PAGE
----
Construction firms missing out on billions in unclaimed R&D tax credits
Construction companies are missing out on billions of pounds a year in research and development (R&D) tax credits by failing to claim for their full entitlements. This is due to many construction firms being unaware that their existing activities are well within the scope of the tax relief available. Our research shows that construction firms claimed just £20 million in R&D tax credits in 2013/14* – just 0.001% of the sector’s £205 billion total turnover in that year.
We have found that construction companies can claim R&D tax credits worth around 2% of their turnover when they are aware of the full range of qualifying activity. This means that in total the industry should be claiming around £4.1 billion.
SMEs can claim tax relief between 26% and 33% of the qualifying costs of research and development against corporation tax bills. Large companies with over 500 employees can claim 10% of qualifying spend.
There is currently no limit on the amount of qualifying costs on which R&D tax relief can be claimed.
Construction firms can claim R&D tax credits if they are implementing new techniques and systems which they have not used before if they improve their processes or upskill their workers.
This is the case even if they cannot claim to be the first to do so in the industry. For example:
• Construction companies are under more pressure than ever before. They are being asked to apply value engineering to outperform traditional construction techniques for aspects such as robustness, sustainability, durability, fire resistance, thermal performance, sound insulation, noise and acoustics/ wind reduction, green, carbon and energy efficiencies.
• Firms converting buildings to a new use, such as office to residential, demolishing existing structures or involved in dealing with complicated civil engineering such as ground works could claim if it is the first time they have done that type of work.
• Residential developers can also claim for innovations such as affordable or renewable materials or eco-housing and affordable housing designs.
• Working with listed buildings (particularly new with old) or where you have to operate with a number of constraints.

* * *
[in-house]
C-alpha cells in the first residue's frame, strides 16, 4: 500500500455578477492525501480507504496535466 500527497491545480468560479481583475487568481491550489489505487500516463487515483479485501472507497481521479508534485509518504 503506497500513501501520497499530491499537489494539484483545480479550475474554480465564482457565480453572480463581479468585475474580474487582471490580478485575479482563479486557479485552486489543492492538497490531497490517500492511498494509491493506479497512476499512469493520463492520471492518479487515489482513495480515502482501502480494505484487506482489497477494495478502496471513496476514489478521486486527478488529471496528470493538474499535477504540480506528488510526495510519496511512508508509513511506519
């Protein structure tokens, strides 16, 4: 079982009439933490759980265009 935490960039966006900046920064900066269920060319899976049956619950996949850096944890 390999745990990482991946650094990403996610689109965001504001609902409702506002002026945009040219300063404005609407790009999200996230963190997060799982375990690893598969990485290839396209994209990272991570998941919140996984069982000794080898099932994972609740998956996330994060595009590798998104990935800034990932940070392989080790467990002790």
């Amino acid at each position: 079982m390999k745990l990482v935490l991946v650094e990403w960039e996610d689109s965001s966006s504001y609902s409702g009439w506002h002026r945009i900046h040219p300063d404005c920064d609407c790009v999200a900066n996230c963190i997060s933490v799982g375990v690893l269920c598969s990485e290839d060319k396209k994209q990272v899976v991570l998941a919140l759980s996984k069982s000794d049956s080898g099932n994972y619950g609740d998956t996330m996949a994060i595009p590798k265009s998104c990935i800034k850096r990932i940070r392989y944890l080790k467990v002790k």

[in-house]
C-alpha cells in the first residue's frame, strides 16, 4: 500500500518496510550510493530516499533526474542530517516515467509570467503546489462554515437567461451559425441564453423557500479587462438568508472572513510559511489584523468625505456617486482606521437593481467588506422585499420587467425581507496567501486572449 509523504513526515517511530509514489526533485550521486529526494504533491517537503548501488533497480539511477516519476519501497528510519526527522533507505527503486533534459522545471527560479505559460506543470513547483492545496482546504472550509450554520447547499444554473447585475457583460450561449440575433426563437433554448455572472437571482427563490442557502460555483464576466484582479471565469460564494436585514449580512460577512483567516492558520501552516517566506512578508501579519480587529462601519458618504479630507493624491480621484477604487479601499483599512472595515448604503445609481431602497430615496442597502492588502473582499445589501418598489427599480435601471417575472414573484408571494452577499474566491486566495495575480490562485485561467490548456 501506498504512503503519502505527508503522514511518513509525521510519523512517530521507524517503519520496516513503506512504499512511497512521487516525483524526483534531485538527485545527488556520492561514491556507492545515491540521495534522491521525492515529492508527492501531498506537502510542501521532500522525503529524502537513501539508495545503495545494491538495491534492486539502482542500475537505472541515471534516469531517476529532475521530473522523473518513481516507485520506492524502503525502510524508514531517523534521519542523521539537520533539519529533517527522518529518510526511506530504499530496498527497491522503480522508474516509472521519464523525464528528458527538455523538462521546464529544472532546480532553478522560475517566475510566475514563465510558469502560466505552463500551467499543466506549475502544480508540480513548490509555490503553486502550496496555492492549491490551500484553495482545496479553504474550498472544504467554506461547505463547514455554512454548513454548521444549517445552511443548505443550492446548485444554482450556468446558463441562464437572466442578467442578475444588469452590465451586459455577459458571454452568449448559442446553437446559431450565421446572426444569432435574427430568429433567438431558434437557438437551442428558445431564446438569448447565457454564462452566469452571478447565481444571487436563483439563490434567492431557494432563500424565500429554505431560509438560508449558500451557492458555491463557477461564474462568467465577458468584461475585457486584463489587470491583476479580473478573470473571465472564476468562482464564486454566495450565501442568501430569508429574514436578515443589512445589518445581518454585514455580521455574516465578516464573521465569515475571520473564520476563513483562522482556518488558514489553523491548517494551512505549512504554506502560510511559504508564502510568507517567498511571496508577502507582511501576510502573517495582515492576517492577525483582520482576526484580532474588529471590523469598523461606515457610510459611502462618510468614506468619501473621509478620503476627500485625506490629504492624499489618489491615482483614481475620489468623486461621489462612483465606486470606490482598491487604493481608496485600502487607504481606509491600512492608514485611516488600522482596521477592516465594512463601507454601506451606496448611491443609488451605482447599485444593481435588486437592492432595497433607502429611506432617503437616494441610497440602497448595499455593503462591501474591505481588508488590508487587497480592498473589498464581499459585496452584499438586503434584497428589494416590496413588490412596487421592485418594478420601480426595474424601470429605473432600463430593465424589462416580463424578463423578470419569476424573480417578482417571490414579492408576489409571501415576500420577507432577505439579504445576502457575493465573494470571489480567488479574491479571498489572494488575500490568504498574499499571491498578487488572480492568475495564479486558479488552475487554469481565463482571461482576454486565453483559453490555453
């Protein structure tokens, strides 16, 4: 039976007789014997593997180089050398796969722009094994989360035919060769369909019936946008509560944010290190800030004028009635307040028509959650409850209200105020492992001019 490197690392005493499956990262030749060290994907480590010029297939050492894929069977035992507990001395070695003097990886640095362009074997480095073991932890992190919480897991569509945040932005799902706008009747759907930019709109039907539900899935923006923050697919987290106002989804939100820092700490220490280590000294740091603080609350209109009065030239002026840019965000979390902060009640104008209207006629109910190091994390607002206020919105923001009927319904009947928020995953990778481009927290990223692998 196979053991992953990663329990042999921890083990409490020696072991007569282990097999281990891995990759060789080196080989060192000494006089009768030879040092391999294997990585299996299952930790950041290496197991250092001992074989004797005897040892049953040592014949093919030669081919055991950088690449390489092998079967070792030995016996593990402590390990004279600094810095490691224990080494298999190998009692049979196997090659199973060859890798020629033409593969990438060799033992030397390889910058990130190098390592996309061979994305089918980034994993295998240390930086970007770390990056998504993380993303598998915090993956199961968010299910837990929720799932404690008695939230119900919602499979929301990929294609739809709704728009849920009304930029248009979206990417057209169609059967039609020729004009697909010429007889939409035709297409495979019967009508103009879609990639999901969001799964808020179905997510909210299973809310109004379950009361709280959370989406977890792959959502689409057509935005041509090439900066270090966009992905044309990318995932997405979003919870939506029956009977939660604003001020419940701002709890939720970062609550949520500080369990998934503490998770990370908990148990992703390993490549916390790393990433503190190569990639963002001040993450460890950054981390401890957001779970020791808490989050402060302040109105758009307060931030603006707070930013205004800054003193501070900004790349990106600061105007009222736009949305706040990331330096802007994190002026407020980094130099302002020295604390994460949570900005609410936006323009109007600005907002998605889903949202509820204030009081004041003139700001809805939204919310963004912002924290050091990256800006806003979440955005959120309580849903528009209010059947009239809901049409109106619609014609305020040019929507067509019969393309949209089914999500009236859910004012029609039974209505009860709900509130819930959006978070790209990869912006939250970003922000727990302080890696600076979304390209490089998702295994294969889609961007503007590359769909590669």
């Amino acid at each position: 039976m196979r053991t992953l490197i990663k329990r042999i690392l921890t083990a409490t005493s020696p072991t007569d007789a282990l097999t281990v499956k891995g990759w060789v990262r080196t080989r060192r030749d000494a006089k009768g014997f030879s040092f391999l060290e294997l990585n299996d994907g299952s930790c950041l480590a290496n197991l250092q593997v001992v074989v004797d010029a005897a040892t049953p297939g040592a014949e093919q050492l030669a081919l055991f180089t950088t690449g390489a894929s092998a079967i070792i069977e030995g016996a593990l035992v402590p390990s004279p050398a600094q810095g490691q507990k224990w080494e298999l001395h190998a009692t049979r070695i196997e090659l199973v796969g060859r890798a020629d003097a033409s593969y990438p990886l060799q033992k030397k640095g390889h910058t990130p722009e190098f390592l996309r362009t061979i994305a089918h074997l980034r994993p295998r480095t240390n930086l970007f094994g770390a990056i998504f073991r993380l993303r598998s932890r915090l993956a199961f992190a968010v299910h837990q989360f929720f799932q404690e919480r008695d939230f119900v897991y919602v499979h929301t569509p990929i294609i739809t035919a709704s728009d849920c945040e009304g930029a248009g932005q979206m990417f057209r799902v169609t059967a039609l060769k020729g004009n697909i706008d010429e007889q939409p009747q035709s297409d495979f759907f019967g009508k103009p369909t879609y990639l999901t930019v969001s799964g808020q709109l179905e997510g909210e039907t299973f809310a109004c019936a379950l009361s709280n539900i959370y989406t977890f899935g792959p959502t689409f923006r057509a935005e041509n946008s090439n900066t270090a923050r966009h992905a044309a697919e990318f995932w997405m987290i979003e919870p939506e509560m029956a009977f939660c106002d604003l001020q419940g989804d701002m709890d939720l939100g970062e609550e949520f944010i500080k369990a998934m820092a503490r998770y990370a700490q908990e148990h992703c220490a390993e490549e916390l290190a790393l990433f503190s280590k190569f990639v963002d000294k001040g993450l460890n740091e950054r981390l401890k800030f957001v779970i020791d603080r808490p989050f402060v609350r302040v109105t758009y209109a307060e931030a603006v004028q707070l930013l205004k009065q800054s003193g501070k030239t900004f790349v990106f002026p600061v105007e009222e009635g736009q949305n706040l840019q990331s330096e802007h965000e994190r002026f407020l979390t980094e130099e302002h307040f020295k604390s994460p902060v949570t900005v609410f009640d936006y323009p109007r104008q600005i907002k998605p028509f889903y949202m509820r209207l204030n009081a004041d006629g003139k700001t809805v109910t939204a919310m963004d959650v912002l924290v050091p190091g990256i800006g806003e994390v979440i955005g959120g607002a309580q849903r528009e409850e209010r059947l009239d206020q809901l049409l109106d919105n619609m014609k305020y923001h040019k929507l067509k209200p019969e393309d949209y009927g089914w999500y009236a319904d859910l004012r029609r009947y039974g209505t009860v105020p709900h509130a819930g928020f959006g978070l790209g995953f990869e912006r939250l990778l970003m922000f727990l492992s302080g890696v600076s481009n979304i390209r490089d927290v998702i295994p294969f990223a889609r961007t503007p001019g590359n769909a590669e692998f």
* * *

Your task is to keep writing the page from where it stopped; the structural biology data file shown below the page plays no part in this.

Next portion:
• Working to find solutions to overcome technical issues such as restrictions to site access or where minimal disruption to surrounding services such as train stations, airports, hospitals or schools.
• Complex or novel designs at the planning stage
We advise that R&D tax breaks should be factored in to project costings at the outset. In an industry where margins are tight, knowing that your company can claim back a proportion of its costs could make the profit margins more attractive and even make the difference between it being viable or not.
Paul Fenner, Head of Real Estate & Construction at Moore Stephens LLP says, “Construction companies should be making full use of R&D tax credits that are there to help them. They are doing themselves a major disservice by only claiming such a small fraction of the R&D tax breaks that they are entitled to.”
“R&D tax credits can cover a far wider variety of activities than many companies think. Research and development is not just something that’s done by men in white coats in a lab or even an office – it can happen on-site and frequently does, particularly at the design stages of a project.”
“R&D is really about technical problem solving and let’s face it, what company does not face problems that they have to solve on a daily basis.”
“There’s a huge amount of innovation going on in the construction industry on large and smaller projects alike, but it’s not always seen as R&D. Often it’s the unsung innovation that companies are overlooking.”
Paul Fenner explains, “Many companies don’t realise that they don’t have to re-invent the wheel in order to qualify for R&D relief. As long as it’s innovative to them, and their business processes and skills levels are being benefitted by the new approach, they can count it as R&D.”
“Construction is a sector fraught with challenges, as new and unforeseen operational issues can arise throughout the life of a project. This is becoming even more apparent as architectural designs become increasingly cutting edge, or as more builds require complex sub-surface work.”
“Finding solutions to these problems is not just good for business by helping companies learn lessons and delivering valuable process improvements – firms should be aware that it can also incur tax benefits.”